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Year : 2018  |  Volume : 62  |  Issue : 11  |  Page : 881-886  

Incidence and management of post-dural puncture headache following spinal anaesthesia and accidental dural puncture from a non-obstetric hospital: A retrospective analysis

Department of Anaesthesia, Critical Care and Pain, Tata Memorial Hospital and Homi Bhabha National Institute, Mumbai, Maharashtra, India

Date of Web Publication2-Nov-2018

Correspondence Address:
Dr. Sumitra G Bakshi
Department of Anesthesia, Critical Care and Pain, Tata Memorial Hospital and Homi Bhabha National institute, Parel, Mumbai, Maharashtra
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Source of Support: None, Conflict of Interest: None

DOI: 10.4103/ija.IJA_354_18

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Background and Aims: Post-dural puncture headache (PDPH) is one of the complications following spinal anaesthesia (SA) and accidental dural puncture (ADP). In our institute, we routinely practice epidural analgesia (EA) for supra-major surgeries. Our previous audit on EA revealed 4% incidence of ADP. This lead us to a clinical initiative to follow-up patients with dural puncture (DP) to note the incidence, presentation, associated symptoms and treatment of PDPH. Herewith, we present the retrospective analysis over a 2-year period. Methods: Following institutional review board approval, the follow-up notes of patients who had DP from May 2011 to April 2013 were analysed retrospectively (using SPSS 20 version) with respect to the needle size, level of DP, reinsertion of epidural catheter, details of ongoing analgesics, incidence and severity of PDPH and treatment received. Results: In 2 years, we found that the incidence of PDPH in the patients who received SA was 3.9% and 25% in the ADP group. There was a positive association between needle size, type and PDPH, and it was seen more in the 20–40 age group. The commonest presentation of PDPH was occipital/frontal headache within 96 h and lasted for a mean of 3 days. All patients received pharmacological treatment. Seventy-one per cent of patients (25) were either on coffee or caffeine tablets. One case of intractable PDPH responded well to oral pregabalin 75 mg. Conclusion: PDPH severity and incidence following ADP in our centre is lower than the reported incidence from obstetric centres and can be effectively controlled with drug treatment only.

Keywords: Accidental dural puncture, non-obstetric population, post-dural puncture headache, post-spinal headache

How to cite this article:
Bakshi SG, Gehdoo RS. Incidence and management of post-dural puncture headache following spinal anaesthesia and accidental dural puncture from a non-obstetric hospital: A retrospective analysis. Indian J Anaesth 2018;62:881-6

How to cite this URL:
Bakshi SG, Gehdoo RS. Incidence and management of post-dural puncture headache following spinal anaesthesia and accidental dural puncture from a non-obstetric hospital: A retrospective analysis. Indian J Anaesth [serial online] 2018 [cited 2021 Jul 30];62:881-6. Available from: https://www.ijaweb.org/text.asp?2018/62/11/881/244837

   Introduction Top

Post-dural puncture headache (PDPH) is a common complication after lumbar puncture.[1] PDPH typically presents with headache in frontal/occipital region which is postural in nature, that is worse on standing and better when lying down.[1] Associated symptoms include stiff neck, hearing loss, tinnitus, photophobia and nausea.[1] The prevalence of PDPH is higher in pregnant women,[1] and extensive data are available on incidence, management and prevention of PDPH in obstetric patient both following spinal anaesthesia (SA) and accidental dural puncture (ADP) during epidural analgesia (EA).[2],[3],[4],[5],[6] The incidence of PDPH following ADP varies and can be 80–86% in the obstetric population.[2]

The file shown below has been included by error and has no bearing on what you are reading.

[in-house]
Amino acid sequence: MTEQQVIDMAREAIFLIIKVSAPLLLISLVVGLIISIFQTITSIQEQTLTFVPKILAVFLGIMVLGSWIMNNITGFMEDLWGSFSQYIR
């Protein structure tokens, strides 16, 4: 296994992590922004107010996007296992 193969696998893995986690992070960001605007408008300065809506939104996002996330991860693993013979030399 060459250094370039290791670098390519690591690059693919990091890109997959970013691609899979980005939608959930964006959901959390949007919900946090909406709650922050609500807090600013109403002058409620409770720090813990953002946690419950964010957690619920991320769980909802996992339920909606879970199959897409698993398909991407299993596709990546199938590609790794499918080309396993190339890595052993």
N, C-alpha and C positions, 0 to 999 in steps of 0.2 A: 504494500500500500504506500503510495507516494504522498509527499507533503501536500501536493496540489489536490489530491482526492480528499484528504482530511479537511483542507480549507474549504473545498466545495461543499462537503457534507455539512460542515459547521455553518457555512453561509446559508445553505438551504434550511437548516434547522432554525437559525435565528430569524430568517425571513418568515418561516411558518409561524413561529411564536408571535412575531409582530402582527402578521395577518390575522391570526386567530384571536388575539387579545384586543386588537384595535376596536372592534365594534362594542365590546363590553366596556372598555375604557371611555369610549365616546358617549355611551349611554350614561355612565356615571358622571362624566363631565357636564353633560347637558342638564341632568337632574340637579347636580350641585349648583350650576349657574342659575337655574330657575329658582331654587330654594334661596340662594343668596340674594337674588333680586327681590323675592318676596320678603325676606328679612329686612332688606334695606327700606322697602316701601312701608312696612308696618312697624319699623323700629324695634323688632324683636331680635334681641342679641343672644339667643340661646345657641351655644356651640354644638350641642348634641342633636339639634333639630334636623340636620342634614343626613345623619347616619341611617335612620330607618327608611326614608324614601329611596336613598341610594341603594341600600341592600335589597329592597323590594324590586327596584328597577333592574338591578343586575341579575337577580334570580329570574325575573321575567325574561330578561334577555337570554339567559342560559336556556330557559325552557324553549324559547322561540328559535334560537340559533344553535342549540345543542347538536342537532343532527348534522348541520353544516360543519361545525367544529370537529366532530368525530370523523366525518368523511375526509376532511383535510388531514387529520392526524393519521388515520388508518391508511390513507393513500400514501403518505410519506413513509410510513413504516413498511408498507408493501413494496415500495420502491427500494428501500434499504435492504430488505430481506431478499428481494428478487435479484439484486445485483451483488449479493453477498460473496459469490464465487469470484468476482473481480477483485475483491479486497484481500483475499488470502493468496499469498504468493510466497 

There exist limited data with respect to DP in non-obstetric patients.[7] Our cancer institute practices EA for supra-major surgeries. Our previous audit on EA revealed a rate of ADP of around 4%, which was higher than the reported incidence of 2.6% in literature.[8] Following the audit, as a service initiative, all patients who received SA or had an ADP were actively followed up for PDPH symptoms. This retrospective analysis of the clinical records is aimed to look at the incidence and severity of PDPH in this group of patients. The secondary objectives include understanding the causative factors, the associated symptoms and treatment offered for the same at our centre.

   Methods Top

After permission from the Institutional Review board, the clinical records of patients who had dural puncture between May 2011 and April 2013 were retrospectively analysed. During this 2-year period, all patients with DP – either ADP or following SA – were visited by a group of nurses who enquired about symptoms of PDPH. Other relevant details of the DP including the needle size, level of dural puncture, reinsertion of epidural catheter were captured by the team as per a predrafted case record form. The nurse team in liaison with the acute pain service (APS) recorded any symptoms of PDPH till 5 days after DP or at hospital discharge, whichever was later. In case the patient was discharged earlier than 5 days, an attempt was made to call the patient 5–7 days after surgery, to enquire about symptoms of PDPH. All symptomatic patients were followed up by the nurse team till resolution of symptoms. In case, if any patient was discharged with mild symptoms of PDPH, the team would telephonically call the patients to note the further course of PDPH symptoms. In case, if the patient did have any new or worsening of previous symptoms, they were asked to visit the pain clinic. The last contact with a patient was recorded as the ‘last follow-up post-surgery’.

For convenience, patients who had dural puncture (DP) during SA and combined spinal epidural anaesthesia (CSE) were clubbed as the intentional dural puncture group (IDP). The data were analysed in two groups – the IDP group and ADP group. One patient had DP during CSE, as the implication of dural rent is more with the larger Tuohy needle, the details of the patient were analysed with the ADP group and not with IDP group.